COMMENTARY: Delaware gets an ‘A’ for air quality

The Environmental Protection Agency tracks seven pollutants at air quality monitoring stations in Delaware, and we currently meet National Ambient Air Quality Standards for six of them. Kent and Sussex counties meet the standards for all seven. New Castle County misses meeting the standard for ground-level ozone by a marginal amount, less than 3 percent of the time, thus meeting the standard over 97 percent of the time.

The standards are established through a rigorous process to determine safe exposure levels, and then, the standard is reduced another 20 percent as an extra margin of safety. New Castle County is well within that safety margin even on days when it is slightly high.

Air quality in Delaware would get an “A” by almost any measure. However, not according to the American Lung Association. In 2016, ALA gave Delaware an “F” in all three counties! How can that be? ALA grades on quite the curve. Meeting the standard 100 percent of the time gets an “A.” Meeting the standard 99 percent of the time, incredibly, yields an “F.” On top of using a ridiculously tight curve, ALA ignores the EPA standard and uses their own preferred version.

Ozone is not emitted directly, but forms from chemical reactions between oxides of nitrogen and volatile organic compounds, which occur both as man-made and naturally occurring chemicals. Those reactions are accelerated by sunlight and heat so tend to peak on hot summer days when temperatures exceed 95 degrees F.

Summers with a lot of heat waves have more days with high ozone levels. Great Smoky Mountain National Park in Tennessee gets its name from the summer haze formed from volatile compounds emitted by pine trees in the park. The park would have gotten an “F” from the ALA for ozone even before man occupied the continent! In 1980, Delaware was significantly over the standard almost half the year, but a lot of hard, expensive work has cleaned things up.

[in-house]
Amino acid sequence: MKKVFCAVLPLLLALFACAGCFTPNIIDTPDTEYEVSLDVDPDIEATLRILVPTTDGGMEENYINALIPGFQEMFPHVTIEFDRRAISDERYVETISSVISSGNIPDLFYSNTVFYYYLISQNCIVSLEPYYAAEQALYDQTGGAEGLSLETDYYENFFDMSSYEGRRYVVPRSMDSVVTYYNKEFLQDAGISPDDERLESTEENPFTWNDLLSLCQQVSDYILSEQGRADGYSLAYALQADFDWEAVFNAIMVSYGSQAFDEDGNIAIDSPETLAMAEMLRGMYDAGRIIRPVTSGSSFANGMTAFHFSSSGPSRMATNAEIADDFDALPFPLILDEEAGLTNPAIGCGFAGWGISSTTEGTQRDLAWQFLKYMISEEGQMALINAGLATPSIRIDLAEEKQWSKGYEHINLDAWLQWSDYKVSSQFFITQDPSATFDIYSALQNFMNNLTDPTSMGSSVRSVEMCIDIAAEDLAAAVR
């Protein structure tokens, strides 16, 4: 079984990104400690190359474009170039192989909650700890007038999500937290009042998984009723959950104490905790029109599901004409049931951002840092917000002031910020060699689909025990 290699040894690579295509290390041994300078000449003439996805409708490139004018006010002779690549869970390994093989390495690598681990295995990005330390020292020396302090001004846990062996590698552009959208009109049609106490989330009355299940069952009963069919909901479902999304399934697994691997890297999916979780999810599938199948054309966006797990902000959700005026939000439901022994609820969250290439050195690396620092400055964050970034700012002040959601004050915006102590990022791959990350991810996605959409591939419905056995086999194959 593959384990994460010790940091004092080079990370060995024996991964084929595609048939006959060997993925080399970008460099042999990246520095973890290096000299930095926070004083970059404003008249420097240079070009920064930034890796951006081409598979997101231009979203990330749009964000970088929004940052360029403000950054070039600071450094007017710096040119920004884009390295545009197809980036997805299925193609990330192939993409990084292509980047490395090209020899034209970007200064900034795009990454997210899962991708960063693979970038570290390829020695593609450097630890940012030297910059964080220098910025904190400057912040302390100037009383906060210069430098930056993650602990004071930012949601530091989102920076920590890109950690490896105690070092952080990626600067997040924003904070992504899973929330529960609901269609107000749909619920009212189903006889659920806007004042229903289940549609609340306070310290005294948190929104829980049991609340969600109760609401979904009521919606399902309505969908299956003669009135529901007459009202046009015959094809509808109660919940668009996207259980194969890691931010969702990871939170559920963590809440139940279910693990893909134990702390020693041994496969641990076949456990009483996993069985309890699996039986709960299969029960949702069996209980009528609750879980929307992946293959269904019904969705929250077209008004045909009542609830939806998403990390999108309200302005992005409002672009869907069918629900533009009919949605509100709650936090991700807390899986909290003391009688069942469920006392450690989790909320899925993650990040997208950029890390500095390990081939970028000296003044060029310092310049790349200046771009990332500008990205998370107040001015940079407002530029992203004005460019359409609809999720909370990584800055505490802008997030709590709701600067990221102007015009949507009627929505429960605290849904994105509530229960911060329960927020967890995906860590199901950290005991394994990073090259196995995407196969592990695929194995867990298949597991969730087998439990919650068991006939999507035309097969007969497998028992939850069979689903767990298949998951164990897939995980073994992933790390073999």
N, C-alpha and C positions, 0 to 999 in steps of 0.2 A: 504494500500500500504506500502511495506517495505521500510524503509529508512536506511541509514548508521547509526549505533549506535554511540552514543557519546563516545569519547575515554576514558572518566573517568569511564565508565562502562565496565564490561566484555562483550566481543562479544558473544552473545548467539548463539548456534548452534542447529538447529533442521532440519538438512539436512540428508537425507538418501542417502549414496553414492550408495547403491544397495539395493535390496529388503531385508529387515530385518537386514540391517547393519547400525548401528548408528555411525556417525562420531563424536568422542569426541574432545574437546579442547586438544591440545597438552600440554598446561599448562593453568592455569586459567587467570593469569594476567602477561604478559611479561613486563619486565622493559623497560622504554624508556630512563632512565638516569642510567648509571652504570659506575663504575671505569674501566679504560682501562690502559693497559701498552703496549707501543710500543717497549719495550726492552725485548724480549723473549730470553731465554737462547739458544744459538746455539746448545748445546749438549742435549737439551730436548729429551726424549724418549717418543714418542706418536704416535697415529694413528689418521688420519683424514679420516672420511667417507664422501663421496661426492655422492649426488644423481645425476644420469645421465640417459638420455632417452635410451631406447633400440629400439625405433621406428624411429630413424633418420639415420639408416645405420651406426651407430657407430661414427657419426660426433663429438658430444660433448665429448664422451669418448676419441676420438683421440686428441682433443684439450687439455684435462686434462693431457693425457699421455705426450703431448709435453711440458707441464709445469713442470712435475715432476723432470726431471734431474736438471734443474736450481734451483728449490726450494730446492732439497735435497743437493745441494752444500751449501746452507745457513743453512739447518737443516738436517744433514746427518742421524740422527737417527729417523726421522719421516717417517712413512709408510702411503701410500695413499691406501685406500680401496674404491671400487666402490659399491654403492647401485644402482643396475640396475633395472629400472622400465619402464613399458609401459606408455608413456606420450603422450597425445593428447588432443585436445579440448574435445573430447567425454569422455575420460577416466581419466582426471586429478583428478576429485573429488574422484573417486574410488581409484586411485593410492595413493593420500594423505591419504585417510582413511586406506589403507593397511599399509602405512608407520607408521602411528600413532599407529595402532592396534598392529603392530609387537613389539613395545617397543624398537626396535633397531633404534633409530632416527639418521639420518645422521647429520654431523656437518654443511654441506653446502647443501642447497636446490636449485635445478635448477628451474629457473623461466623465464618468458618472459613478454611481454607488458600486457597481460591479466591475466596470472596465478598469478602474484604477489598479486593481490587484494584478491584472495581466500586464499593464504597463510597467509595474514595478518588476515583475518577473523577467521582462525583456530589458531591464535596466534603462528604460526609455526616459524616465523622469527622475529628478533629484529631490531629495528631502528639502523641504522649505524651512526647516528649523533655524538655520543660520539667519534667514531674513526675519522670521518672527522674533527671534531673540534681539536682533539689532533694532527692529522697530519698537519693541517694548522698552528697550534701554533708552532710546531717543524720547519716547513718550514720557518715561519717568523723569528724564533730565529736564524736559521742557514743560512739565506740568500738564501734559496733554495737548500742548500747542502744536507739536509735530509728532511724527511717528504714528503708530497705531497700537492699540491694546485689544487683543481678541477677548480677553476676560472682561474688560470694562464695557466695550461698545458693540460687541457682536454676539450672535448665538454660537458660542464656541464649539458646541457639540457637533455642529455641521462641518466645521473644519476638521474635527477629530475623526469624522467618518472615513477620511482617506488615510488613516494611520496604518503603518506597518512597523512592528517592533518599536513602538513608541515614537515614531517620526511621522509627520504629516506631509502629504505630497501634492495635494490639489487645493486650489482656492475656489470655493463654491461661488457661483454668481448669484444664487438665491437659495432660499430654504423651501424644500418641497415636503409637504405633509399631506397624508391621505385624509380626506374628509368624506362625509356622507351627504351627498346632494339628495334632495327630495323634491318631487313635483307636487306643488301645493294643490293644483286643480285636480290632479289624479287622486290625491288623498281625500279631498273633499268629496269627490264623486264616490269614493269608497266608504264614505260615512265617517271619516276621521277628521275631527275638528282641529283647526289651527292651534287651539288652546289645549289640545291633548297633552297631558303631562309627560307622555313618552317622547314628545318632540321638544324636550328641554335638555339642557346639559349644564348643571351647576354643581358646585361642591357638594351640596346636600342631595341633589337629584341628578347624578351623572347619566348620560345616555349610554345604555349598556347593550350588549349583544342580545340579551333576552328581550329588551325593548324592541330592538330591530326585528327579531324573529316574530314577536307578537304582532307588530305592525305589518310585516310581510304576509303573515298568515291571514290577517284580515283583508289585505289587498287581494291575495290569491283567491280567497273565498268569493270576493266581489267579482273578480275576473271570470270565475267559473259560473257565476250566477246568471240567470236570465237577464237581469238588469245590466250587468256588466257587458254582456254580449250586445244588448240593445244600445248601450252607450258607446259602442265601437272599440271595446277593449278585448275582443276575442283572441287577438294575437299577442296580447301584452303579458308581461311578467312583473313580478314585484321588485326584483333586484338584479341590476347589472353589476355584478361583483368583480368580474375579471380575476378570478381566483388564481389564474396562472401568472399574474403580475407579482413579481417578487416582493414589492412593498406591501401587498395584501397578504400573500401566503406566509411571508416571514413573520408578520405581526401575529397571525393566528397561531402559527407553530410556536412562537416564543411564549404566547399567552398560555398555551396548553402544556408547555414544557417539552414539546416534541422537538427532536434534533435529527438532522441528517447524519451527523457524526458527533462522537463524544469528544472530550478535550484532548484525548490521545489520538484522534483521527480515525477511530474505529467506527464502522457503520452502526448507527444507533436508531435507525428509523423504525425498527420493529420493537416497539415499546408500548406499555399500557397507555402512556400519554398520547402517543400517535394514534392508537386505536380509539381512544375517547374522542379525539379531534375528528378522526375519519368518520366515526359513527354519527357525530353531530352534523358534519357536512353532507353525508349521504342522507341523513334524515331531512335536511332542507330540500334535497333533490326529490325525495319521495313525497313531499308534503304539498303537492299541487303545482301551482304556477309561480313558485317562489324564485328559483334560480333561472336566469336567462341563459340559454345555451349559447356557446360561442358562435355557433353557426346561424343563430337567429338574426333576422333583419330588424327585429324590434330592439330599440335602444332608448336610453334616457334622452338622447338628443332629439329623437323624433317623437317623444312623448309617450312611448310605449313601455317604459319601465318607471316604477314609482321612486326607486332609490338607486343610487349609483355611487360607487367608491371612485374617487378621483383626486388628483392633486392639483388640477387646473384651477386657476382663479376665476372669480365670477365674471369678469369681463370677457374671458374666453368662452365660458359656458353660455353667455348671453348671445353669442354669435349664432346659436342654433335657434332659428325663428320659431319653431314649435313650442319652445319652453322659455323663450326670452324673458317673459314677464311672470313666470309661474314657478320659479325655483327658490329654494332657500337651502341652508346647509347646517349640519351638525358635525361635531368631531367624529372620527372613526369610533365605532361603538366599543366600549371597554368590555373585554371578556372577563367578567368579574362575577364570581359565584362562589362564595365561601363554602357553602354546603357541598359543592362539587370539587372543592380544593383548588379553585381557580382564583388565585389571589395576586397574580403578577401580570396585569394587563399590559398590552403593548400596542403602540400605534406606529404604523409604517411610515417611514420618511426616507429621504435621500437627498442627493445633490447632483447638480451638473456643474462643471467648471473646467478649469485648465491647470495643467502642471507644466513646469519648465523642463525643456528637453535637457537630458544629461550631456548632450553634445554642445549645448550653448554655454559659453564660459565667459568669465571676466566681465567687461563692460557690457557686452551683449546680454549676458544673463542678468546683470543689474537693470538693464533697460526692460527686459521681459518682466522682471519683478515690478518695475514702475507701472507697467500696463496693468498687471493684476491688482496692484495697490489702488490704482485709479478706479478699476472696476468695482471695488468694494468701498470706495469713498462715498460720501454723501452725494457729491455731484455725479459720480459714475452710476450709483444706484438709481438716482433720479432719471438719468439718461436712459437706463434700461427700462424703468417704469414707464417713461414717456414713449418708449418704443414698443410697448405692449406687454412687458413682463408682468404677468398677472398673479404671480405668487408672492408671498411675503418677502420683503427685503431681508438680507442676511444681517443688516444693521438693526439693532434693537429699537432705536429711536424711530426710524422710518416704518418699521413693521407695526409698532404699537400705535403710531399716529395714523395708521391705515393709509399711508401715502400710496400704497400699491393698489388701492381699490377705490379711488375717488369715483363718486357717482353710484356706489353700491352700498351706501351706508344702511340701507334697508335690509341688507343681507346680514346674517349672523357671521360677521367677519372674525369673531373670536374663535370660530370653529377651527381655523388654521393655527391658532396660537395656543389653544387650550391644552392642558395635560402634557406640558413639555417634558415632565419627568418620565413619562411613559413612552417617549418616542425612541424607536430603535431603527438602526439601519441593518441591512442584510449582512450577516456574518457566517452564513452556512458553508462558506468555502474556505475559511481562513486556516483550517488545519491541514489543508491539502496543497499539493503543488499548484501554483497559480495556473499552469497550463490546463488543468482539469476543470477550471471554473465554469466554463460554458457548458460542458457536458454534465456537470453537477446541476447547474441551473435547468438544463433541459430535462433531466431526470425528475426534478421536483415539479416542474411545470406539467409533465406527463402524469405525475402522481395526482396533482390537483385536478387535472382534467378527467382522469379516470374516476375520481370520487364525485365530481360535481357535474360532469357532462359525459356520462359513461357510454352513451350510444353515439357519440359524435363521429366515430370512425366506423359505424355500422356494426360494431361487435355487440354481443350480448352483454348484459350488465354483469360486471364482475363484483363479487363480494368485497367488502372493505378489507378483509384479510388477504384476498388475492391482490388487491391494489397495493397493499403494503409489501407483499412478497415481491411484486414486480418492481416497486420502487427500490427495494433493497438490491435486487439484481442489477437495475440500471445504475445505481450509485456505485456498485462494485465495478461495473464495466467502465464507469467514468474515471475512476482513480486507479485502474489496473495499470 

Today, many areas of the country are approaching natural background levels for ozone. Rural areas are already there, and no amount of regulation will cut ozone levels further. Even in urban areas, as much as 90 percent of volatile organic compounds, and half of oxides of nitrogen, are from natural sources, such as plants. Emissions of ozone precursors are so low in Kent and Sussex counties, they are no longer measured.

Of the manmade pollution portion, motor vehicle exhaust accounts for about half of the oxides-of-nitrogen pollution, and a third of volatile organic compounds. Existing tailpipe emission standards will help, but it takes 15 years to turn over the fleet of older vehicles, but ozone levels should continue to fall over the next decade with no new regulations.

You might wonder why the ALA uses such narrow criteria. To find the answer, start by following the money. The EPA and ALA have a self-interest in maintaining the impression air quality is in crisis to keep money flowing to their organizations. The ALA received $20 million in grants from the EPA over the last decade to help fund the report card. Nothing like seeing an “F” to get your attention.

Second, follow the bias. The ALA does have a legitimate concern about the health impacts of certain air pollutants, especially ozone, on people with asthma and chronic obstructive pulmonary disease. They appear willing to exaggerate the situation to build public pressure for ever-tighter air quality standards.

The ALA Annual Air Quality Report Card will be released soon. You might want to view it more skeptically this year, and look at the data yourself. You can find the data at the EPA Air Quality Daily Statistics website.

EDITOR’S NOTE: David T. Stevenson is the director of the Caesar Rodney Institute’s Center for Energy Competitiveness and a Presidential EPA transition team member.

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